Thursday, August 2, 2012

The Paperback Revolution

 Still not sure about e-books? Well, guess what! Fifty years ago something ELSE nearly destroyed the industry.

Back in 1939, John Steinbeck’s bestseller The Grapes of Wrath sold for $2.75. Obviously, at a time of 20% unemployment, that was an impossible expense.
But in just one day, a man named Robert de Graff changed all that. Paperbacks.  At 25¢ a pop. No, he didn’t originate the idea. The Germans were doing it in 1931, followed by Penguin Books in Britain by 1935. Without the Internet, you see, it takes a while for ideas to cross the pond.

They were called Pocket Books. The test run of 100,000 copies included 10 titles – mostly classics plus a few modern hits – was introduced by an ad in the New York Times. Despite extreme misgivings on the part of de Graff’s partners at Simon & Schuster, it took less than a week for every last paperback to leave the shelf. America’s reading habits were forever transformed.
Quantity was key. Print 100,000 paperbacks, and the cost could plummet to 10¢ per book. But where to send them? There were only 500 bookstores in the entire country. So de Graff came up with a new twist: he used magazine distributers to place Pocket Books in newsstands, subway stations, drugstores and other non-traditional book venues.

He also realized that for mass marketability, one couldn’t just offer the classics. More pedestrian fare with colorful, eye-catching covers could launch a whole new reading demographic. The operative word being “graphic.”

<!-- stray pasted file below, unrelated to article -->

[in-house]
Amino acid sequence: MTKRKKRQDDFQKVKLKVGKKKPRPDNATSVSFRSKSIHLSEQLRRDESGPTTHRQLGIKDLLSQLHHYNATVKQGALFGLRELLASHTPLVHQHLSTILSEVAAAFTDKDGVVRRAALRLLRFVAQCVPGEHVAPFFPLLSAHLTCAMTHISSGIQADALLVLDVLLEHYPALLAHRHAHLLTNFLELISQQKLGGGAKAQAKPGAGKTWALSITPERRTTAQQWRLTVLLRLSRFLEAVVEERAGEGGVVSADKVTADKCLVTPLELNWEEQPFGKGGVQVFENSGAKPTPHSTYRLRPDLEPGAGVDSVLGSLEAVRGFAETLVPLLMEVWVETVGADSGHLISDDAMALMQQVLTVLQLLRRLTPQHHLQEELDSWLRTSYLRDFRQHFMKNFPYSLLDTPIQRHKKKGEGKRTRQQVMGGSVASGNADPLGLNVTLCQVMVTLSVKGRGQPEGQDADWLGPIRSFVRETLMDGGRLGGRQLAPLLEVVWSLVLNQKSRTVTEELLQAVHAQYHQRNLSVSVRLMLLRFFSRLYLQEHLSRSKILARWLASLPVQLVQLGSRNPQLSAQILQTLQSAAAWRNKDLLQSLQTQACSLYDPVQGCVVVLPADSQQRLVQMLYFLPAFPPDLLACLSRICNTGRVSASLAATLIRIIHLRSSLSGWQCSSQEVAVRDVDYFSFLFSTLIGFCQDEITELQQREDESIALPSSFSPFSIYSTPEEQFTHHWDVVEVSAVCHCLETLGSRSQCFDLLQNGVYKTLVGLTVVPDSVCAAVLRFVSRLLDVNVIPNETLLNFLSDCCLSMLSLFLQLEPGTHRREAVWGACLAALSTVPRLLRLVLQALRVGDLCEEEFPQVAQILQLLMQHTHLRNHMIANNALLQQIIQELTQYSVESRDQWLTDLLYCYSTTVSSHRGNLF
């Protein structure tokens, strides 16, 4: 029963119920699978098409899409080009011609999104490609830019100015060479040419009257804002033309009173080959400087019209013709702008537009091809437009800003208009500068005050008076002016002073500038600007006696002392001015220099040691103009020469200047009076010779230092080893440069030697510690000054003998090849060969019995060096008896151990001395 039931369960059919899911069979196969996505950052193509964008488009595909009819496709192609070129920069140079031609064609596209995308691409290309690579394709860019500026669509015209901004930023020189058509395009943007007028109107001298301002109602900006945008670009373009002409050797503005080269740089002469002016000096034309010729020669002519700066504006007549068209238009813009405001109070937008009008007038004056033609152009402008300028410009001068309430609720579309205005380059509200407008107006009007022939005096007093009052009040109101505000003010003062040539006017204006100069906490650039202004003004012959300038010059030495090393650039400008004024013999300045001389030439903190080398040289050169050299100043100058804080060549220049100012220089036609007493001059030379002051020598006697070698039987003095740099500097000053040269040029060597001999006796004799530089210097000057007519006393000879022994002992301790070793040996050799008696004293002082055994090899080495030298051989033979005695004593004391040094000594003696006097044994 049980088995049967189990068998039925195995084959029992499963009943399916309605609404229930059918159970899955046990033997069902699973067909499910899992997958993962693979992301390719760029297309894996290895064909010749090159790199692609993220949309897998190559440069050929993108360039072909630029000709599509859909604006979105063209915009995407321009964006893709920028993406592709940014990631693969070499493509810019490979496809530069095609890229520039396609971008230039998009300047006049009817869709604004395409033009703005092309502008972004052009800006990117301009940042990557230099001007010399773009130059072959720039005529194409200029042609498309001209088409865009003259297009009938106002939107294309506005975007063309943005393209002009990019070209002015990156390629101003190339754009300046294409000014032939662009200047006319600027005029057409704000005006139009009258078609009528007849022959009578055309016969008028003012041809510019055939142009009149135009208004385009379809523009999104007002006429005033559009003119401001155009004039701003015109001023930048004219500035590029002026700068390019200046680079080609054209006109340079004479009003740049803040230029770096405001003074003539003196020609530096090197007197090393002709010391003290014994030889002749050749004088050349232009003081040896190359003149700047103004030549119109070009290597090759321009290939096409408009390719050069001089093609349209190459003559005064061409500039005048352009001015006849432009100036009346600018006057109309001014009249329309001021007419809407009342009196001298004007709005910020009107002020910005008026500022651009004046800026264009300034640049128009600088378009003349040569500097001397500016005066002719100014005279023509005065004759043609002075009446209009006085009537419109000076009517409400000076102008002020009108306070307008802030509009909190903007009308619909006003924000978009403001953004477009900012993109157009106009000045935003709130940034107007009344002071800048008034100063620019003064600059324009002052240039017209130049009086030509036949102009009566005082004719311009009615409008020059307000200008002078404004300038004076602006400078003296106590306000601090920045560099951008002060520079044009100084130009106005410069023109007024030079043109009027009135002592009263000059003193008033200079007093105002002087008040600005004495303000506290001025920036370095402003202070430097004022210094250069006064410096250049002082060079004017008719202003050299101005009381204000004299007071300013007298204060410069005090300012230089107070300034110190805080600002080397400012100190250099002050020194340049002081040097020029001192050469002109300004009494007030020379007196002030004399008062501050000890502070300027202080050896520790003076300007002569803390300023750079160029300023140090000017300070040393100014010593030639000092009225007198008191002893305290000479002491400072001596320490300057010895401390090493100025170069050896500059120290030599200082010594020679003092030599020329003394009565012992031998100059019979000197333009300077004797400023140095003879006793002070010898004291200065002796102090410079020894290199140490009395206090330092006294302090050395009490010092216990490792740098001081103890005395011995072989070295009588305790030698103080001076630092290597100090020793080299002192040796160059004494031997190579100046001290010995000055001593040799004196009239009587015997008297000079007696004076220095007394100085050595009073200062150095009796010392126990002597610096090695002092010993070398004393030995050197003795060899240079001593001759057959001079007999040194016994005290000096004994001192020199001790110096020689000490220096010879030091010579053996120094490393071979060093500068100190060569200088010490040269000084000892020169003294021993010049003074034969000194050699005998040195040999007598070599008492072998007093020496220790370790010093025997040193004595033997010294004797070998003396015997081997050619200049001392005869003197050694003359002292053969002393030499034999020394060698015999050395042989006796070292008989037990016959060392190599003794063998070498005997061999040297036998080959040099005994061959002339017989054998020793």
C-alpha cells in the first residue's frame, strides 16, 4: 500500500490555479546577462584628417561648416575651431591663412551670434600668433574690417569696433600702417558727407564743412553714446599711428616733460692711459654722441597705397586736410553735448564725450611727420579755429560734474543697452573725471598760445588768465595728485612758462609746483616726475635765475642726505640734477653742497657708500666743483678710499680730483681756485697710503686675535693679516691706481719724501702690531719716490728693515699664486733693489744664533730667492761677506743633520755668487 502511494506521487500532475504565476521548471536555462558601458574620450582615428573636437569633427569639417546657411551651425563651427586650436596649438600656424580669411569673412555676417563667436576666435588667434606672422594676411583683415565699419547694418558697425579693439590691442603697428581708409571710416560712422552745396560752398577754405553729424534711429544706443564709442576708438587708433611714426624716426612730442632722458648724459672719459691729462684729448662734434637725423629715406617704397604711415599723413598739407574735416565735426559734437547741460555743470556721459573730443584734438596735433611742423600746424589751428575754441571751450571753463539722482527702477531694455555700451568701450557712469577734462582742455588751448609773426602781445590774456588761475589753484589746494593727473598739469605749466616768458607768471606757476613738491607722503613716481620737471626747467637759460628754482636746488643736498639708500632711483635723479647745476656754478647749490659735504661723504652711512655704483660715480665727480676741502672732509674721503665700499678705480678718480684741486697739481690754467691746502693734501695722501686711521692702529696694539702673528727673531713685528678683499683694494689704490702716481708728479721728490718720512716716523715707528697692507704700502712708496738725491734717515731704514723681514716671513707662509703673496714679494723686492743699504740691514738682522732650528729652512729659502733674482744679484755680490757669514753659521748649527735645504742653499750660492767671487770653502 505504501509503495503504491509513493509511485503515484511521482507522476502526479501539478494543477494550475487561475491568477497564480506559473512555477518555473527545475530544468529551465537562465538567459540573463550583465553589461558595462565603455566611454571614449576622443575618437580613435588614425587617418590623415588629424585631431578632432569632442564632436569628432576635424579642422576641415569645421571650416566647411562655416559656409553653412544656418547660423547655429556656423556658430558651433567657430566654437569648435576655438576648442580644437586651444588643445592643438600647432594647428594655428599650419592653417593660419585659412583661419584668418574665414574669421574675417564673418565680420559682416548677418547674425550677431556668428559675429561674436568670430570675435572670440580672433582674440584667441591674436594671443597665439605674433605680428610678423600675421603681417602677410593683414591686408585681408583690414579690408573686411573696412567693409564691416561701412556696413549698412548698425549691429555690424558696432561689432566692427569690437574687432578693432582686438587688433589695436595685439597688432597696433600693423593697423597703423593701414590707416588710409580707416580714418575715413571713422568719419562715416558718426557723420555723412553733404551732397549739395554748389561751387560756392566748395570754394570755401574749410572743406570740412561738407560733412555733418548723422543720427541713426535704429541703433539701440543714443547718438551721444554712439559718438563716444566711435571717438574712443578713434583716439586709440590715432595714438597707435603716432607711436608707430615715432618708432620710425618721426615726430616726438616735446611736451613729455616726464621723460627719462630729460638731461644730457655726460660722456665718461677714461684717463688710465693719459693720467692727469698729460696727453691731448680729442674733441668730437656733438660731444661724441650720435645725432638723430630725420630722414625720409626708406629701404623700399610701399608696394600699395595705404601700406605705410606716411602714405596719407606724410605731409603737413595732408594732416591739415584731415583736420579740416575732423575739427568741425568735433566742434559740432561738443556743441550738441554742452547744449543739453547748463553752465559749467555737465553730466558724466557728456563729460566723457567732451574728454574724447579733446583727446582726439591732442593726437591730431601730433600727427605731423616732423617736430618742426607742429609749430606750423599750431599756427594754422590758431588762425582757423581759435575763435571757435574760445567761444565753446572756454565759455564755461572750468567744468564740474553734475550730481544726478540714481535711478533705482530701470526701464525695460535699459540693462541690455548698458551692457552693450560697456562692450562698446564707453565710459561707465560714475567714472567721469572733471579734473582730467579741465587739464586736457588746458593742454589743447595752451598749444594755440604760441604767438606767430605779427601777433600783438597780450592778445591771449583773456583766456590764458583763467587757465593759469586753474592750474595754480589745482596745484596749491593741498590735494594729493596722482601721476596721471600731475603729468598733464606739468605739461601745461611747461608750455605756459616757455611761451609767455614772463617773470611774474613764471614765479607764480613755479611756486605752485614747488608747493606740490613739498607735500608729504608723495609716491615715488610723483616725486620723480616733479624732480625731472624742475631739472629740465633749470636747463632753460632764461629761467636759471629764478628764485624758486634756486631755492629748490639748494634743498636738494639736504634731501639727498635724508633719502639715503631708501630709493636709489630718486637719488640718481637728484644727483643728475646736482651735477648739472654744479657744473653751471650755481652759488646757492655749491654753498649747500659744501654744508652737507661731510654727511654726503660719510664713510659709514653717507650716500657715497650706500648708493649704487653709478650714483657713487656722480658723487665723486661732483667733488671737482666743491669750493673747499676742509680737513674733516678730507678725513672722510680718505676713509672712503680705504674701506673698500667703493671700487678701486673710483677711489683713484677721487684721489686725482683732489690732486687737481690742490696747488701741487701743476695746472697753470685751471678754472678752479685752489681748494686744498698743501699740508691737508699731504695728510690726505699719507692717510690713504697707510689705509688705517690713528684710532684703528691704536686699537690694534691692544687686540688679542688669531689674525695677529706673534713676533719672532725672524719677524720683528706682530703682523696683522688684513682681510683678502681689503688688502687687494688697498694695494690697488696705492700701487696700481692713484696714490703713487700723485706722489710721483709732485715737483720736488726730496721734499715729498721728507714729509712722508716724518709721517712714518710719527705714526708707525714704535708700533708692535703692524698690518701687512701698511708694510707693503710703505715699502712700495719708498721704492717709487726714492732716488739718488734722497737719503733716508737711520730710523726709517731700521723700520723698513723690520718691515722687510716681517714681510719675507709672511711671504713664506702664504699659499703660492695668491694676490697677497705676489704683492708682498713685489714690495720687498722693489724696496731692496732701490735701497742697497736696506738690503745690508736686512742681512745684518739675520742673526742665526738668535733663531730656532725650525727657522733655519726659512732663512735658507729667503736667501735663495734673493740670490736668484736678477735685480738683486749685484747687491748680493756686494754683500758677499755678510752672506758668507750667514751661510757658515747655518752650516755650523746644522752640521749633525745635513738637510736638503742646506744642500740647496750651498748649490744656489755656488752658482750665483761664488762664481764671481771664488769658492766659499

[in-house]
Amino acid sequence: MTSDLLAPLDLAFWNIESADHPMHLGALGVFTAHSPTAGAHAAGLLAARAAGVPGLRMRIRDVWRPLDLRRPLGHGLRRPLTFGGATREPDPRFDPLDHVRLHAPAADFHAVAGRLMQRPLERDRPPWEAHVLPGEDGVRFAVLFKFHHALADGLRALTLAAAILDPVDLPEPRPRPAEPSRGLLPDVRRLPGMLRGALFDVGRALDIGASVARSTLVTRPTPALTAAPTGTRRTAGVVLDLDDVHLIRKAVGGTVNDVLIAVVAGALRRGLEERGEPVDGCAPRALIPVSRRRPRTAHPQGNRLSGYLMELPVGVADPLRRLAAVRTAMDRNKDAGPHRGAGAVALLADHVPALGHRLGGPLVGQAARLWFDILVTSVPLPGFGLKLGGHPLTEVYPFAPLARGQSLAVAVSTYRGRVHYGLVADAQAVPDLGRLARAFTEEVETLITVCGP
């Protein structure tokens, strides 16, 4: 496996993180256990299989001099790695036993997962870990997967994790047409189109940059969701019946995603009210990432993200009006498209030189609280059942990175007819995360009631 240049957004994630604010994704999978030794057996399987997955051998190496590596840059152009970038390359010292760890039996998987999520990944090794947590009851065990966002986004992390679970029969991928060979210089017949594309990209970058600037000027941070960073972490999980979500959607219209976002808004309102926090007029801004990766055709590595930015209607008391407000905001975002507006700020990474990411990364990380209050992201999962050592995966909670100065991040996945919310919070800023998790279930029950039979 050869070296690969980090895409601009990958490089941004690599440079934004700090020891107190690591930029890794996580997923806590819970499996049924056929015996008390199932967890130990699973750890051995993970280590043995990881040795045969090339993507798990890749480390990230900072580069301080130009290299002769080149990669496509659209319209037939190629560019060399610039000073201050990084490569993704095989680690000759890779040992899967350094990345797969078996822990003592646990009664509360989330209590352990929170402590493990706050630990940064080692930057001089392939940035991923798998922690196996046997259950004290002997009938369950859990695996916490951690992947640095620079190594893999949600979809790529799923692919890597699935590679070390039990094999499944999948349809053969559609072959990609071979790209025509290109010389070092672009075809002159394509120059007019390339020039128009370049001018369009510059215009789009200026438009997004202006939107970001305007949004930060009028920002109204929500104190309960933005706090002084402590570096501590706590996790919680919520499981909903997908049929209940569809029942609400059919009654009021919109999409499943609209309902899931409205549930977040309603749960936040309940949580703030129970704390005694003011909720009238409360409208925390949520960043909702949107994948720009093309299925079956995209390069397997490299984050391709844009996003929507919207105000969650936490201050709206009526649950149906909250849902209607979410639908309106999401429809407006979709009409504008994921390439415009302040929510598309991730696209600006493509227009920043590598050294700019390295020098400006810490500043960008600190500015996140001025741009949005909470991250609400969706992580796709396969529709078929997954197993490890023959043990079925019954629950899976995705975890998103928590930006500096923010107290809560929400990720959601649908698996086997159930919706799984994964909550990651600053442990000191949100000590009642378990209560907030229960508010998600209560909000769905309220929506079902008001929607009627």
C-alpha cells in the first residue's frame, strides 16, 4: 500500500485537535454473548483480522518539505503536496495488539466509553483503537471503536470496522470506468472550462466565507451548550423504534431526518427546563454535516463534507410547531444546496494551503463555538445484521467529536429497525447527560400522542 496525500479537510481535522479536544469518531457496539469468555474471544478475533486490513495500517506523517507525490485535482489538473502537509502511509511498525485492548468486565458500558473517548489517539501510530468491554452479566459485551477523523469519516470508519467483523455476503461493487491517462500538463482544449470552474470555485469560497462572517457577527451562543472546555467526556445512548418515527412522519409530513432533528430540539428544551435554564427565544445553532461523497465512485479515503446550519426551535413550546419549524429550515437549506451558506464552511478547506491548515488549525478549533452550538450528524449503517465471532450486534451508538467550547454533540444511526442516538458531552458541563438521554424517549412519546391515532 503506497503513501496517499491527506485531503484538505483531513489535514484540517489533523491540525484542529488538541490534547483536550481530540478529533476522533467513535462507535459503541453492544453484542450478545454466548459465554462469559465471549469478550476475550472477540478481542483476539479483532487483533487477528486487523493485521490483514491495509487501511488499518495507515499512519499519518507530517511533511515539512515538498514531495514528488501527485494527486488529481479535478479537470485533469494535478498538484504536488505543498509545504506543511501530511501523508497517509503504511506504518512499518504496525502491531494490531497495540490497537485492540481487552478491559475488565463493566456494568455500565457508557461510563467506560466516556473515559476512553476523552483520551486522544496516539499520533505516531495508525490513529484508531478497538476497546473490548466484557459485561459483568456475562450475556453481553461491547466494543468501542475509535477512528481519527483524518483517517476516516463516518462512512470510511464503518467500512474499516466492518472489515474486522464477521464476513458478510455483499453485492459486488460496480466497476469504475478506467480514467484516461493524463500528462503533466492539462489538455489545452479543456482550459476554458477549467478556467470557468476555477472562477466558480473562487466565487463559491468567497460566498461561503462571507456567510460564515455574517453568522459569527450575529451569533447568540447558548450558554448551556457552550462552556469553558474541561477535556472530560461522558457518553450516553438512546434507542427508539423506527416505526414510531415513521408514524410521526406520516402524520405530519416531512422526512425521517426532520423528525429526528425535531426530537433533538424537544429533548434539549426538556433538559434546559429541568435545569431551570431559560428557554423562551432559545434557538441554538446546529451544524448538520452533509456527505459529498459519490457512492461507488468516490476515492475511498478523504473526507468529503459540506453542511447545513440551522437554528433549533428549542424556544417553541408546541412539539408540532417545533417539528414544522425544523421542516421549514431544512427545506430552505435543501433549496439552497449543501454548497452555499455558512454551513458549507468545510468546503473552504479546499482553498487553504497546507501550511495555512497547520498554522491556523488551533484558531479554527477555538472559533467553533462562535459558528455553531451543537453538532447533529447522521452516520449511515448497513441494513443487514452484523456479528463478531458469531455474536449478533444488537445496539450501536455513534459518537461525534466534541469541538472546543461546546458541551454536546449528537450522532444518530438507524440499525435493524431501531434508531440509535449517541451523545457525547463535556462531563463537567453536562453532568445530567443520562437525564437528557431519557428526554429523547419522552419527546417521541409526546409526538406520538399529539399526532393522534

Racy paperback covers peaked in 1948 with John Erskin’s The Private Life of Helen of Troy, the cover of which featured a woman in a sheer toga, nipples plainly visible. The matter reached the House of Representatives committee on porn, but after four years of hearings, none of the censorship proposals had taken effect.  By 1952, you know, politicians had a bigger problem: Communism.
Meanwhile, even in light of the paperback’s smashing success, publishers continued to balk at the idea. “It will undermine the whole structure of publishing,” screamed Doubleday. Oh, dear. Didn’t I just say that about e-books?

Well, obviously hardcovers haven’t died out. Likely never will. And as I gaze from a 2” flashdrive (which holds every novel I’ve ever written) to the wall-to-wall bookcases of my home, I can see that I’ll soon learn to curl up with a Nook as well as a book.

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